Articles and letters may be edited for the purposes of clarity and space. They are published in good faith with a view to enlightening all the stakeholders. However, the contents of these writings may not necessarily match the views of the newspaper.
Tax evasion is a problem that Pakistan has faced since its very inception. Successive governments have taken measures to control the menace but there has not been much success. Of the many debilitating factors that the country faces, tax evasion is a malady that is simply eating into the innards of the country.
Tax evasion in many forms by individuals is one of the many ills faced by the Federal Bureau of Revenue.
However, the greater problem is corporate tax evasion that is seriously destroying the economy. Many key industries have found innovative and fraudulent ways to commit tax evasion and authorities seem to be nonplussed as to how to get around this menace.
It has been the endeavour of the government for many years to prevent tax evasion by the corporate sector by introducing a Track & Trace system that would monitor the manufacturing actual output of many key industries, such as pharmaceuticals, cement, cigarettes, sugar, etc., and collect the required taxes.
However, for one reason or another, various attempts to introduce a Track & Trace system have been sabotaged and a faulty system has been put in place.
One of the basic pillars of the current government was its commitment to root out corruption from Pakistan. One hopes it will take drastic measures against tax evasion, including installation of an efficient and transparent Track & Trace System.
ATTYAB SHAYAN ZAMAN
On the morning of 7 June, the countrymen woke up to the tragic news of a horrible train accident in Ghotki, Sindh.
A score of people did lose their precious lives in the accident. This is not the first accident during the tenure of the PTI-led government.
It is very sad to pen down that no considerable improvement has been made to improve the railway infrastructure, although it (PTI) had won the elections on the promise of change.
However, it is very important to mention that such accidents have also taken place in the past. The main reason for these accidents is that the higher authorities do not have an effective system that can keep a check on the working of a state institution.
It is my humble request to the honourable Prime Minister to look into this serious matter.
IMRAN A SATTAR
Rise of new media raises ethical issues
Advancement and development of social media, such as YouTube, Facebook and Twitter, has attracted an ample number of users which has changed the nature of journalism and its ethics as well because the means to publish or broadcast is in the hands of public or citizens. Such new forms of media are interactive and instant which has raised distinct ethical issues too.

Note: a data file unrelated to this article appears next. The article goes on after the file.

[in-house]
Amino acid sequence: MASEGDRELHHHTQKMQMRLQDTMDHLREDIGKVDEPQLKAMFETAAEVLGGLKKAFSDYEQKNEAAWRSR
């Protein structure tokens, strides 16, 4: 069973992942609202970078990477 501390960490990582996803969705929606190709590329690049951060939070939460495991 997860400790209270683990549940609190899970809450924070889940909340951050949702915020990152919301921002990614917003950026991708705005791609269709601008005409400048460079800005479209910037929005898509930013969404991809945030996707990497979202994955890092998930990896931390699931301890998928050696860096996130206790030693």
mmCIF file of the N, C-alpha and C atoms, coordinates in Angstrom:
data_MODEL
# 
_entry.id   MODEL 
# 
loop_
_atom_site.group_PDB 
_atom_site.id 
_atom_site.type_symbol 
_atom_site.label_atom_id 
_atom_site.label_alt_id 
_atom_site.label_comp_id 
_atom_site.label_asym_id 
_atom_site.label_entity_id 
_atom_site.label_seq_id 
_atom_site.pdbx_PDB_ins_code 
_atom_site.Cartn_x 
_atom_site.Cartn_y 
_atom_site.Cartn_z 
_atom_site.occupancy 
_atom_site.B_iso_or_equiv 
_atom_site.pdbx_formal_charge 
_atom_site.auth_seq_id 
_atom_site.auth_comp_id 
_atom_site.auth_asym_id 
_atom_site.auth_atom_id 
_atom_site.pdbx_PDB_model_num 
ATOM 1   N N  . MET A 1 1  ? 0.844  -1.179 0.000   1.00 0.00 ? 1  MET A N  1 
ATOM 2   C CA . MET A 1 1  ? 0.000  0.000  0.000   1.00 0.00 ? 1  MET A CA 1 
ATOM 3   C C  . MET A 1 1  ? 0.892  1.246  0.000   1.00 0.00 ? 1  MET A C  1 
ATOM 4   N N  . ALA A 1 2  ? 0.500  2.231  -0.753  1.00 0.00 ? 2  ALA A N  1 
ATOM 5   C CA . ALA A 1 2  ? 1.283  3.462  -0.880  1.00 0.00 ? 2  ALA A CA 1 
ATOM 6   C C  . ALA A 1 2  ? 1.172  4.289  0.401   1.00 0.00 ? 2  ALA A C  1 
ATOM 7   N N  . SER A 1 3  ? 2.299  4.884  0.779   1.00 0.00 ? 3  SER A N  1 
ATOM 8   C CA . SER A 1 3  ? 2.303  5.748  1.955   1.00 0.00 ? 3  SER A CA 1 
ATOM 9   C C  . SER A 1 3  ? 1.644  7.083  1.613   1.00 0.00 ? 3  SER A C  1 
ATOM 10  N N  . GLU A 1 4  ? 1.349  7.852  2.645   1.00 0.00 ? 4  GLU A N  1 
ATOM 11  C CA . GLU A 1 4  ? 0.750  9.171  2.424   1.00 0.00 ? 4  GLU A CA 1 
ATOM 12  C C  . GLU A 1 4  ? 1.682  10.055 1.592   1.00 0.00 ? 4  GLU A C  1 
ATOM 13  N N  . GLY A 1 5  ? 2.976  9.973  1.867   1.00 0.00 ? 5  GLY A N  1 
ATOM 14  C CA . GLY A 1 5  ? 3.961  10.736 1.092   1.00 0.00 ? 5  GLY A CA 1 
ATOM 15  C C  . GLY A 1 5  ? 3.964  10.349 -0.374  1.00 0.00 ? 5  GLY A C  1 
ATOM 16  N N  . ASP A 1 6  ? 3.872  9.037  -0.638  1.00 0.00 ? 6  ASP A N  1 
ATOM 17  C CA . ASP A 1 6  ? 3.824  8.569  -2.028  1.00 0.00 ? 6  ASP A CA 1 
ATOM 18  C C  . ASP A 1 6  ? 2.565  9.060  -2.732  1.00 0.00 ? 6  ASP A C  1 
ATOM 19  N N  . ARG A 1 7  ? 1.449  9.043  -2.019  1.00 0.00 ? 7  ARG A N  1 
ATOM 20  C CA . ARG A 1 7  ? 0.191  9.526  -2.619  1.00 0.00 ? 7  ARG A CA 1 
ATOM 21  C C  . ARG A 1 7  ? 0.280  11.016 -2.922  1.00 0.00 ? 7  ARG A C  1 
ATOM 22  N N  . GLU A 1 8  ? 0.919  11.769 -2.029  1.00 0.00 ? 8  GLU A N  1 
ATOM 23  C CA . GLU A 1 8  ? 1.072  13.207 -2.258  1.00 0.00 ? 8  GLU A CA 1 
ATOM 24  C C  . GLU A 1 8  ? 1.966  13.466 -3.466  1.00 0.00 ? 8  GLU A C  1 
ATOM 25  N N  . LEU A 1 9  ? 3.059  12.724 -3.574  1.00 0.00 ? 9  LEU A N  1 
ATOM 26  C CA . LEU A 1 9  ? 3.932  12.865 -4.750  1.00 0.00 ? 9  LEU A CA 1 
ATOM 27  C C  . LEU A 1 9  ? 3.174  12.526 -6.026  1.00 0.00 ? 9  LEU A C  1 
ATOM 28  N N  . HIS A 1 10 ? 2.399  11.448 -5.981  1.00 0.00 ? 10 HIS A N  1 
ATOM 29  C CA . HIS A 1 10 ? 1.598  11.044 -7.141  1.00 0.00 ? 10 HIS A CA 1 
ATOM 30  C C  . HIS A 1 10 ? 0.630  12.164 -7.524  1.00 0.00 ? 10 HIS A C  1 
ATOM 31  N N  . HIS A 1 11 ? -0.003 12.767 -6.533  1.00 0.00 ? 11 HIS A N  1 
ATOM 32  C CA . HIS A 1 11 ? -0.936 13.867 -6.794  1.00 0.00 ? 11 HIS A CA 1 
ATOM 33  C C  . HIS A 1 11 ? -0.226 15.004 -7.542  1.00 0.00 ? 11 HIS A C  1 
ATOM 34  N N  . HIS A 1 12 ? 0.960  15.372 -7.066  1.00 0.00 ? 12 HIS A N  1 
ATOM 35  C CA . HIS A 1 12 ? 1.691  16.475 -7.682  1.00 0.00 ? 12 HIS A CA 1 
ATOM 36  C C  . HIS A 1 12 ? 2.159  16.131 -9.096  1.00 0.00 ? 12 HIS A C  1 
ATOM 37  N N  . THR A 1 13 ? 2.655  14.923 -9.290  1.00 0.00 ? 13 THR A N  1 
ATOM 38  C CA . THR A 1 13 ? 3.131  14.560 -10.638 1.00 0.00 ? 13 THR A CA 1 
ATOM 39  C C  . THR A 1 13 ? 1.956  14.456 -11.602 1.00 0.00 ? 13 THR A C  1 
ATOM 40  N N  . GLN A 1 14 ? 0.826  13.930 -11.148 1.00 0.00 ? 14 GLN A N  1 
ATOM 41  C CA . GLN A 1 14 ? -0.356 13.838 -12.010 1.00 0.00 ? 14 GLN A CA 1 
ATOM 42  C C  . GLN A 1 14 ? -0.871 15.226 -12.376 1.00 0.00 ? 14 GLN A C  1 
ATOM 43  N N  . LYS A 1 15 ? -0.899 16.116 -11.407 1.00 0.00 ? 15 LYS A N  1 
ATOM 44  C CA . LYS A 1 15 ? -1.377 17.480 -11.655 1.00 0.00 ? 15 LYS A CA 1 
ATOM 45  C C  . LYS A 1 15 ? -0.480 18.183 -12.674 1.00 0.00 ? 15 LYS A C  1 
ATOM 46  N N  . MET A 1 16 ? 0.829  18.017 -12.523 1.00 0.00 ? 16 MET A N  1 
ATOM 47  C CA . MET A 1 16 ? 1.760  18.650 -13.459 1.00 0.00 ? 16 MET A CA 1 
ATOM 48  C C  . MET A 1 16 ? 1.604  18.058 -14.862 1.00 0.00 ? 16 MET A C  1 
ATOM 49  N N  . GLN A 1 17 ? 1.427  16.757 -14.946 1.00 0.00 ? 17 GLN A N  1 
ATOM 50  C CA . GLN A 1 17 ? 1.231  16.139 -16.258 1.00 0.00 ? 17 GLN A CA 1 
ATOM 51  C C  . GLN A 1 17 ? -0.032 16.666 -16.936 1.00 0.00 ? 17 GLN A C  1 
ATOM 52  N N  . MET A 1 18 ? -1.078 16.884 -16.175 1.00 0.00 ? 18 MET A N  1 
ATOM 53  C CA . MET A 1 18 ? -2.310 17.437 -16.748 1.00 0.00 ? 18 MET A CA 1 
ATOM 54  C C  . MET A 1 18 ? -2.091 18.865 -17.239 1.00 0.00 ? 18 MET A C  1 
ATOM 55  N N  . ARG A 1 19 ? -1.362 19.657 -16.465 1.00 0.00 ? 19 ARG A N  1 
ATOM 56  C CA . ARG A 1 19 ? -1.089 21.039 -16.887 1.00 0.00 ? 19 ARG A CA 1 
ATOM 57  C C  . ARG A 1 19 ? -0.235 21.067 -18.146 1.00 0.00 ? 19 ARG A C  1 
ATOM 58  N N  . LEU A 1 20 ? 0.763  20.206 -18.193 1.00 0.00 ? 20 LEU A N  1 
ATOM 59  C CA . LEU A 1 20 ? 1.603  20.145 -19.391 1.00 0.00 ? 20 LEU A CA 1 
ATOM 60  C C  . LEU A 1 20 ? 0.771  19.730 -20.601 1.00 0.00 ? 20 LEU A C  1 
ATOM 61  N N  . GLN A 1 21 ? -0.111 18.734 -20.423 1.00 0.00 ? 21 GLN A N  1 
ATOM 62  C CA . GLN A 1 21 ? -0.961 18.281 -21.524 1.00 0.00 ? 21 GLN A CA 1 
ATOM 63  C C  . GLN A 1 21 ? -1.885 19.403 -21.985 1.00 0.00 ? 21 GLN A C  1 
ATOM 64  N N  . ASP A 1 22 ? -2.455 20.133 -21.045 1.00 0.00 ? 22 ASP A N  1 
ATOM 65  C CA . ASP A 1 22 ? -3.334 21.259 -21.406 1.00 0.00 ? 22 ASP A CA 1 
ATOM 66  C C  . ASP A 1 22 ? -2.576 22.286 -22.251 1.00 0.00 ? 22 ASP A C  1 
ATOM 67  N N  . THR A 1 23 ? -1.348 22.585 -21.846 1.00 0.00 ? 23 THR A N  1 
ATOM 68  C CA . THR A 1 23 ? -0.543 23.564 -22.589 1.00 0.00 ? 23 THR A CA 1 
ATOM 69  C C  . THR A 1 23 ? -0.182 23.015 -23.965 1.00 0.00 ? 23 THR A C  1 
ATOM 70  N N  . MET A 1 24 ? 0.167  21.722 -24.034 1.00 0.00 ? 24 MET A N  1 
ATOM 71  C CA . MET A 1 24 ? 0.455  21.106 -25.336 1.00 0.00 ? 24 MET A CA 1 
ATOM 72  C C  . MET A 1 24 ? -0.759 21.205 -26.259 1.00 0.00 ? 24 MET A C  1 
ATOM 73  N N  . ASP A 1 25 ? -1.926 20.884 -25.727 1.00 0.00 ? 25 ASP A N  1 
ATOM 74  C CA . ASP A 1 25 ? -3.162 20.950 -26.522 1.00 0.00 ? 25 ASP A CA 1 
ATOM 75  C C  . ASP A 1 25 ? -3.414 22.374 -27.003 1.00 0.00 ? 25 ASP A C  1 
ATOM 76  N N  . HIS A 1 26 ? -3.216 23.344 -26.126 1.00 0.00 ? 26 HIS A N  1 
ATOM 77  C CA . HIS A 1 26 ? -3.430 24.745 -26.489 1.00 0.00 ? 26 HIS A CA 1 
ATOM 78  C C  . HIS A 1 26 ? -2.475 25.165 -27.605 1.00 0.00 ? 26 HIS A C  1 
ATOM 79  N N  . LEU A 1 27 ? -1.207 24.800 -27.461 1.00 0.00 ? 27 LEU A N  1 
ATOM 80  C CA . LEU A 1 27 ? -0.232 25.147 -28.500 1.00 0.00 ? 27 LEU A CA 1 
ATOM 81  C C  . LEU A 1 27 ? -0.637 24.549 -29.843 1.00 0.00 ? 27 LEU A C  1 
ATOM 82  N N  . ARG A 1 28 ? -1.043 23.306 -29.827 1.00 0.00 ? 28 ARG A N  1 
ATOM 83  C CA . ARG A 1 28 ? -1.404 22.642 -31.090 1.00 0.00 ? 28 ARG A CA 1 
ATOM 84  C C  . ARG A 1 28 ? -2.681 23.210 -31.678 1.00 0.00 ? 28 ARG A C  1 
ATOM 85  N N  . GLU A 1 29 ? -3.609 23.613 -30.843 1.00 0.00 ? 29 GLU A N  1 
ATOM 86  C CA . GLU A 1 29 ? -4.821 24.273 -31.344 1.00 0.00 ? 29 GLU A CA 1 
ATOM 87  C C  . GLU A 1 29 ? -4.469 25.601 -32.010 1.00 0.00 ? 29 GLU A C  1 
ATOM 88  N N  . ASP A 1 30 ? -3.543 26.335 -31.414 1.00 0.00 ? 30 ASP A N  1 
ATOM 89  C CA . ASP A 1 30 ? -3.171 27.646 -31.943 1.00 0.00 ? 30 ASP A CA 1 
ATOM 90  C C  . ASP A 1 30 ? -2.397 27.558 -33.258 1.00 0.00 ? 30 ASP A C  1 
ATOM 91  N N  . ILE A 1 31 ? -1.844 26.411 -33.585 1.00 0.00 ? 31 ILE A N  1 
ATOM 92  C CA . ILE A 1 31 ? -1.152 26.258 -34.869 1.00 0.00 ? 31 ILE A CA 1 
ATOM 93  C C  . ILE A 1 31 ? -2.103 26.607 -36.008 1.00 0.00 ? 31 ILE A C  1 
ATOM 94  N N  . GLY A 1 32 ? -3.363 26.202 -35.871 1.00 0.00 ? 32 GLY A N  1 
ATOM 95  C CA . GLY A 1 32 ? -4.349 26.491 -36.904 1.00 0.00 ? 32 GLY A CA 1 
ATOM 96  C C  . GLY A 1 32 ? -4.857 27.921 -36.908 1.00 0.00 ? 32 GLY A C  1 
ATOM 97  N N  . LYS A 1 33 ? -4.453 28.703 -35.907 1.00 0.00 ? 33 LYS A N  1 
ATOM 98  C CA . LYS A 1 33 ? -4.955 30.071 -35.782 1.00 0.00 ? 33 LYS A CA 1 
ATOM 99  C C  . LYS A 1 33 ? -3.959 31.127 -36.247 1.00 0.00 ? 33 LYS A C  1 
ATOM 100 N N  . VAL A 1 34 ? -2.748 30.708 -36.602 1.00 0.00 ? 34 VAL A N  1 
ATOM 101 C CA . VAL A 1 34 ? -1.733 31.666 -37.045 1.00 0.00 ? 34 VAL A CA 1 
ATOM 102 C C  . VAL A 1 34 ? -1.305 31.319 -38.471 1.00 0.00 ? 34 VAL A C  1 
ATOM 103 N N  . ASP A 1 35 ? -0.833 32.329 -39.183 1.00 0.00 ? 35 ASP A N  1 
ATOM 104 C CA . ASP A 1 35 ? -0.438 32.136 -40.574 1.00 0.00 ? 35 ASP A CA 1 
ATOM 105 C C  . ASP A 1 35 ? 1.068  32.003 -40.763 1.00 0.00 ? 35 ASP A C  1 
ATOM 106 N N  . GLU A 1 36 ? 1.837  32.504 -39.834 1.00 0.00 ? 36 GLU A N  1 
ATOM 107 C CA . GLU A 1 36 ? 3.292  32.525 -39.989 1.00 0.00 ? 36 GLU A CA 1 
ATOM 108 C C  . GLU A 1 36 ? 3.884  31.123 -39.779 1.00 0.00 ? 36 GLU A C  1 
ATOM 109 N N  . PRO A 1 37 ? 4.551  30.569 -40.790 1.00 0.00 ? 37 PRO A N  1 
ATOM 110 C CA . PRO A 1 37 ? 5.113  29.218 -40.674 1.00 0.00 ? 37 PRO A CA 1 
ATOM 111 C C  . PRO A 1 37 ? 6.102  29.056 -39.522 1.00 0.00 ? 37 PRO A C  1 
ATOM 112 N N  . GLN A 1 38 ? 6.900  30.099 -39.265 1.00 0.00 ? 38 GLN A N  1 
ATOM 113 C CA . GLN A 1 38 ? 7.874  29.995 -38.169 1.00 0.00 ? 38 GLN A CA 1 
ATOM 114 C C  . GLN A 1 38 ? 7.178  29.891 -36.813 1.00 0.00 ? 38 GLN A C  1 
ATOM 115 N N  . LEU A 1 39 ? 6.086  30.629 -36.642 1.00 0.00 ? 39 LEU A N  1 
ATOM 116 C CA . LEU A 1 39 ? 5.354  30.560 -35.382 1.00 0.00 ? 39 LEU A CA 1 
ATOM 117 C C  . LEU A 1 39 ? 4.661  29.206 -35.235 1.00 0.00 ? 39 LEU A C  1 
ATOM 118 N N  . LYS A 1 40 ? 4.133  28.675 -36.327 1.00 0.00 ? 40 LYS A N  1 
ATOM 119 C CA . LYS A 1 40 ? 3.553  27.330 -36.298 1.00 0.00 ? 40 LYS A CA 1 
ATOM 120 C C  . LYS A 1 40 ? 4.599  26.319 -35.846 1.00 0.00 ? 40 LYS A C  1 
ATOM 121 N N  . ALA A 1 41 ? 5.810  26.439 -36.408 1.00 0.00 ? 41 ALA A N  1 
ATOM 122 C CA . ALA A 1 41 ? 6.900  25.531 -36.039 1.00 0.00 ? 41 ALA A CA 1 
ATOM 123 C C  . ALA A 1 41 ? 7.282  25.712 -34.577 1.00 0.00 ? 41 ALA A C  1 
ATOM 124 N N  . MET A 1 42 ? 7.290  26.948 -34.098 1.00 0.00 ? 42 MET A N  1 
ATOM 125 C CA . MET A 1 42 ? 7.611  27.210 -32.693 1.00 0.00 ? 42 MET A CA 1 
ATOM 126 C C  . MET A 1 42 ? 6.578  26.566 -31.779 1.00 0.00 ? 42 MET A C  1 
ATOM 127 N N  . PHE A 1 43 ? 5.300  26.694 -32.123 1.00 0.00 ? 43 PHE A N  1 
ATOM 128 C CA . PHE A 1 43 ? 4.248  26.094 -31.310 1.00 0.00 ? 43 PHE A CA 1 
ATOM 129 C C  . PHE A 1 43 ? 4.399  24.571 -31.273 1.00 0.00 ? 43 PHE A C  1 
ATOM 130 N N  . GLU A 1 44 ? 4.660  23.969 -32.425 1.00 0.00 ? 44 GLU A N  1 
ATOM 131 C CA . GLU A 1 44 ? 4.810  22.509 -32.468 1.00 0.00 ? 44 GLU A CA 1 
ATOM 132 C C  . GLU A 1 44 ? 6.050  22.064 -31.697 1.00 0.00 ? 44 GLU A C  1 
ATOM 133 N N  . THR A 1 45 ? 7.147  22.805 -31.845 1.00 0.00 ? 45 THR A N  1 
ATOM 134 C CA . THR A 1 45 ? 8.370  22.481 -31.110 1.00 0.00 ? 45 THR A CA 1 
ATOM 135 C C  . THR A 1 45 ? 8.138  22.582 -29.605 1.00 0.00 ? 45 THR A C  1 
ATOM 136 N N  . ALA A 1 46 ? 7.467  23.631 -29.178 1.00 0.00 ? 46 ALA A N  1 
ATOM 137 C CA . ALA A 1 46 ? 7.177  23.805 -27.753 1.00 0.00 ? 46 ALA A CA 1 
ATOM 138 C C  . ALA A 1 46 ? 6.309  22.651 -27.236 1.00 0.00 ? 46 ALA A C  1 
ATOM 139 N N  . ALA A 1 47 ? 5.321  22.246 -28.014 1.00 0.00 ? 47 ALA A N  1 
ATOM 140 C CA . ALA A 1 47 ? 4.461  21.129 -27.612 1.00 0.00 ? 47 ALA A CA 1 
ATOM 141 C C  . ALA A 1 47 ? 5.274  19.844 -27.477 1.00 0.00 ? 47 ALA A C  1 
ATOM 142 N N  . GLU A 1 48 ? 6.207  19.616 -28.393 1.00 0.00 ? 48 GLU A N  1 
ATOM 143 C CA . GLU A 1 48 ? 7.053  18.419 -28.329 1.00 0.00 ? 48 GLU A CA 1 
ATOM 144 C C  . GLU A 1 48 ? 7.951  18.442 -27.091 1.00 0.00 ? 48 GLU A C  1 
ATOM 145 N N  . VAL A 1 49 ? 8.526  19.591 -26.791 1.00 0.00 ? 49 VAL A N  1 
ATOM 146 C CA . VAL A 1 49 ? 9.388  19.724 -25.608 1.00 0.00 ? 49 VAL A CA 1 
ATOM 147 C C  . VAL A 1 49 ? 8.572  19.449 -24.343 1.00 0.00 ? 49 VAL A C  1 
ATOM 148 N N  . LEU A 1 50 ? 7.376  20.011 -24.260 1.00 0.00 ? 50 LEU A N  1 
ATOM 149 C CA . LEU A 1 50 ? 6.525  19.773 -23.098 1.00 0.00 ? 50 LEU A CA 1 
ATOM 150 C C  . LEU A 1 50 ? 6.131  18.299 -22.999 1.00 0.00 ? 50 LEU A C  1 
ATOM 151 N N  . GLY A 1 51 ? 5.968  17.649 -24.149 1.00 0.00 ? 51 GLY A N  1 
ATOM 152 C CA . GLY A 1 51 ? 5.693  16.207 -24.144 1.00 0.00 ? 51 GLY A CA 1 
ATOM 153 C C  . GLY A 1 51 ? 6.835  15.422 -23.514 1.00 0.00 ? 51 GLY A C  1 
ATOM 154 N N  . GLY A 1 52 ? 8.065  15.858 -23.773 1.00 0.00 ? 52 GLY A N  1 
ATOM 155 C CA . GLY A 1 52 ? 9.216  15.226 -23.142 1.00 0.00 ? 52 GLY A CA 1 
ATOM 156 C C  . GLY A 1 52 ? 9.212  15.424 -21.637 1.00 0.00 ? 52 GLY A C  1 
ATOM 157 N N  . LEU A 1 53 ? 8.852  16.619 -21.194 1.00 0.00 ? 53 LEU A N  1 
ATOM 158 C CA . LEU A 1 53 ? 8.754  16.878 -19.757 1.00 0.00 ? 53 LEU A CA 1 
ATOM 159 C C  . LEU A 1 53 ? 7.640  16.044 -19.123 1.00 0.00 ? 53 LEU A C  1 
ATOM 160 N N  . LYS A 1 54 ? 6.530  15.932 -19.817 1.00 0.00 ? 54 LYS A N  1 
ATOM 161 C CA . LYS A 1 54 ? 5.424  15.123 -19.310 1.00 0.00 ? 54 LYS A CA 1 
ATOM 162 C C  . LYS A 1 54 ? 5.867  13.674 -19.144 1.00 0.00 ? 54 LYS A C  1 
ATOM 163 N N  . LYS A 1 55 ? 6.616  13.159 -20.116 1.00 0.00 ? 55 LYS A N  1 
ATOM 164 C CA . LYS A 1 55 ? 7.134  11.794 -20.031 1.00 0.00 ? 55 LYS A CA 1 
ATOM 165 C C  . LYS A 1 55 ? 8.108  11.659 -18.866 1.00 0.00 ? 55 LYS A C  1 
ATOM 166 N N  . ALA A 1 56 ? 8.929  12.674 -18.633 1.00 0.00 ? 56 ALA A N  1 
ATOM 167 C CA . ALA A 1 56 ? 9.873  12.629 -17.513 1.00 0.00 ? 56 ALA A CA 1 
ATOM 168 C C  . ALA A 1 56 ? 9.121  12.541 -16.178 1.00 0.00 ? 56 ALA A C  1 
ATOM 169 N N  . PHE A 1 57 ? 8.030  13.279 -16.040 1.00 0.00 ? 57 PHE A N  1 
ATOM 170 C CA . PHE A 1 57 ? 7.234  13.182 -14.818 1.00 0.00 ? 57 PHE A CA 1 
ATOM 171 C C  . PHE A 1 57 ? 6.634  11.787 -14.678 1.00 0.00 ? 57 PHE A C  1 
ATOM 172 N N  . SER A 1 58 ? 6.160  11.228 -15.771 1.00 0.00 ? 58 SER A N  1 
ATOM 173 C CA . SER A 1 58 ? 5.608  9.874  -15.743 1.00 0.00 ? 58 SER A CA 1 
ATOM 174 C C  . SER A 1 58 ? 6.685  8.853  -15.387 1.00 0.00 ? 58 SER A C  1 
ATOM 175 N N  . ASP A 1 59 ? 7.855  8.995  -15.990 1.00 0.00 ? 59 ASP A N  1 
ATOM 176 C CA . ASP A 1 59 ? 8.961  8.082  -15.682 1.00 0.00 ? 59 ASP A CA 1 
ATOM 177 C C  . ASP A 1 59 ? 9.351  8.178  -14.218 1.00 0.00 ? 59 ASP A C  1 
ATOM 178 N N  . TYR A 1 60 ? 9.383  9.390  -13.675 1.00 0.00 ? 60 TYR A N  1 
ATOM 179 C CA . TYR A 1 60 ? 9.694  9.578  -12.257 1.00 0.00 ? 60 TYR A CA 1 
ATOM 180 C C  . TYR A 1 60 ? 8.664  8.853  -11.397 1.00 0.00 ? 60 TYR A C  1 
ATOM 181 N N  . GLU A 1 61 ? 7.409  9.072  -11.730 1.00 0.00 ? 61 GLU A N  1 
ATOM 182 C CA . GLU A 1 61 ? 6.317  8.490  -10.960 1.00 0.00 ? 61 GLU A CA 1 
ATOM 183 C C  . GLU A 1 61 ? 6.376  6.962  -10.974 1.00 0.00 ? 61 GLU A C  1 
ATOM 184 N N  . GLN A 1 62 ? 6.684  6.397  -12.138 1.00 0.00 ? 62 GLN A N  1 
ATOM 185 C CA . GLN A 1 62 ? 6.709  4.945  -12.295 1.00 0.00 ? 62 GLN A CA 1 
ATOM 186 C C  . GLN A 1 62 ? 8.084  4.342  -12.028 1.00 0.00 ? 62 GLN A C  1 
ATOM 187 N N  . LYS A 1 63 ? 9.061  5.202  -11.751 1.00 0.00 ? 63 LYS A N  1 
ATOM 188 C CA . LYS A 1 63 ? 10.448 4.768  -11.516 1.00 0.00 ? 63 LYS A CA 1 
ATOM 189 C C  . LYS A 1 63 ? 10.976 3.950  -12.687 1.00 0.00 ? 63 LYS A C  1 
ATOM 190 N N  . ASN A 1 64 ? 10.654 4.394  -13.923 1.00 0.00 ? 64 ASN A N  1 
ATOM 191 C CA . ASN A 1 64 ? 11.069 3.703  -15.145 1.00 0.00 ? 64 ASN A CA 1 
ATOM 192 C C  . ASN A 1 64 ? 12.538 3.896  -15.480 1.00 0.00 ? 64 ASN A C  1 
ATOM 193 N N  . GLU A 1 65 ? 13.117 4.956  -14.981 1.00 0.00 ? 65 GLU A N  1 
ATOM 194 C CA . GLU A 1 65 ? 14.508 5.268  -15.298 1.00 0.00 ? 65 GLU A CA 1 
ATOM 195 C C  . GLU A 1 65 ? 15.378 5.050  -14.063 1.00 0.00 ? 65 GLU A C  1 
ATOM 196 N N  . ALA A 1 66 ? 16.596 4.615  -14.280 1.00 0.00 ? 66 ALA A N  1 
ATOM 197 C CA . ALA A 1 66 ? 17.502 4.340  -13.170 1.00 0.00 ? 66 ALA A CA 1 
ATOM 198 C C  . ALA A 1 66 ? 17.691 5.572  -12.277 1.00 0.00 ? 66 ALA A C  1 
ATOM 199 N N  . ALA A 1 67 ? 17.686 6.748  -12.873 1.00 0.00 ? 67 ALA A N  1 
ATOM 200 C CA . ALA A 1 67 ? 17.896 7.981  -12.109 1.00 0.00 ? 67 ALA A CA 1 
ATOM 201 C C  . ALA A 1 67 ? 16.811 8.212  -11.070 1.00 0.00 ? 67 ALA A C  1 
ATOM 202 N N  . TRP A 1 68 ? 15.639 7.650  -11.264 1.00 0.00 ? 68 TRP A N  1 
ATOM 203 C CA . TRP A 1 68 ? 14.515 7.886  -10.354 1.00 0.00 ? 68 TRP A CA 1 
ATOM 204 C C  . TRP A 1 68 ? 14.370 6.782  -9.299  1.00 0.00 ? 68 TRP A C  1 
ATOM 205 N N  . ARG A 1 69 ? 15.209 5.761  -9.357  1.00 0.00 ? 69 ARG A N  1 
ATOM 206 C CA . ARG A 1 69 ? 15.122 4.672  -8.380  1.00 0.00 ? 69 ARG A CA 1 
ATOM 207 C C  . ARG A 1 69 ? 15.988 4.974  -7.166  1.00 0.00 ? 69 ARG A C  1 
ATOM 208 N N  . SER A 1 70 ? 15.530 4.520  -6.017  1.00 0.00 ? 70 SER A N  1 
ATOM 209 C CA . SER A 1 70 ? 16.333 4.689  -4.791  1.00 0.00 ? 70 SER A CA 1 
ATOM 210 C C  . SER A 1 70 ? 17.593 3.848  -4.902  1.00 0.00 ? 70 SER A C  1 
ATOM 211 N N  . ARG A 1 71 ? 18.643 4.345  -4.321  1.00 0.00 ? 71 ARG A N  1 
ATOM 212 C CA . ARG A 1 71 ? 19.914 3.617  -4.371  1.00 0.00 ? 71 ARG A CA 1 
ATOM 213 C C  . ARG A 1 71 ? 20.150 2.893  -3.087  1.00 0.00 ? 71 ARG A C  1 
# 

As a student of “Media Ethics”, I watched a video on YouTube [News Channel] a few days ago which compelled me to write this piece. In the video, a female reporter covered a protest against Israeli aggression over Palestine.
That one video violated so many journalistic principles and ethics. First of all, the reporter tactically diverted main theme of the protest. Instead of protest and its cause, she discussed the protesters.
The tactic of idea diversion raises a question of what constitutes to be a journalist. She also expressed her views candidly which marks it to be partisan journalism that is against the journalistic principle of impartiality.
In conclusion, the new media blurs the identity and work of journalists. Everyone picks mike and thinks of himself as journalist without any professional degree, course or training.
The traditional media, with the values of accuracy, impartiality, objectivity, confirmation and verification, rubs against the new media or online media which has emphasized on urgency, immediacy, non-professionalism, partiality and non-correction. These all has been taking place because there is no check and balance.
There is no forum or body that must look after the content of such platforms. If government fails to make law for social media regulation, such contents are not stoppable. For instance, recently Peshawar High Court ordered PTA to put down obscene content on TikTok. PTA had no option except ban on TikTok.
Thus, government needs to look into this matter very seriously, and formulate such a body which must monitor social media as PEMRA does electronic media.
Air pollution and its effects
Air pollution comes from natural as well as human-generated sources. Natural sources include volcanoes, forest fire, pollen and dust while man-made sources include industries, power plants, vehicles, etc.
Due to the air pollution people experience many health hazards. There can be short-term effects and long-term effects. Short-term effects include illnesses such as pneumonia or bronchitis.
They also include discomfort such as irritation to the nose, throat or skin, headaches and nausea.
Long-term effects of air pollution can last many years. They can even be fatal. Long-term health effects from air pollution include heart disease, lung cancer and respiratory diseases. Air pollution may also cause long-term damage to people’s nerves, brain, liver and other organs.
Some scientists suspect air pollutants cause birth defects too. Nearly 2.5 million people die worldwide every year from the effects of air pollution.
We need to prove that we are the responsible creatures on this earth and it is our duty to sustain the environment of the earth. We need to avoid the use of industries in large amounts this will provide us a sustainable environment.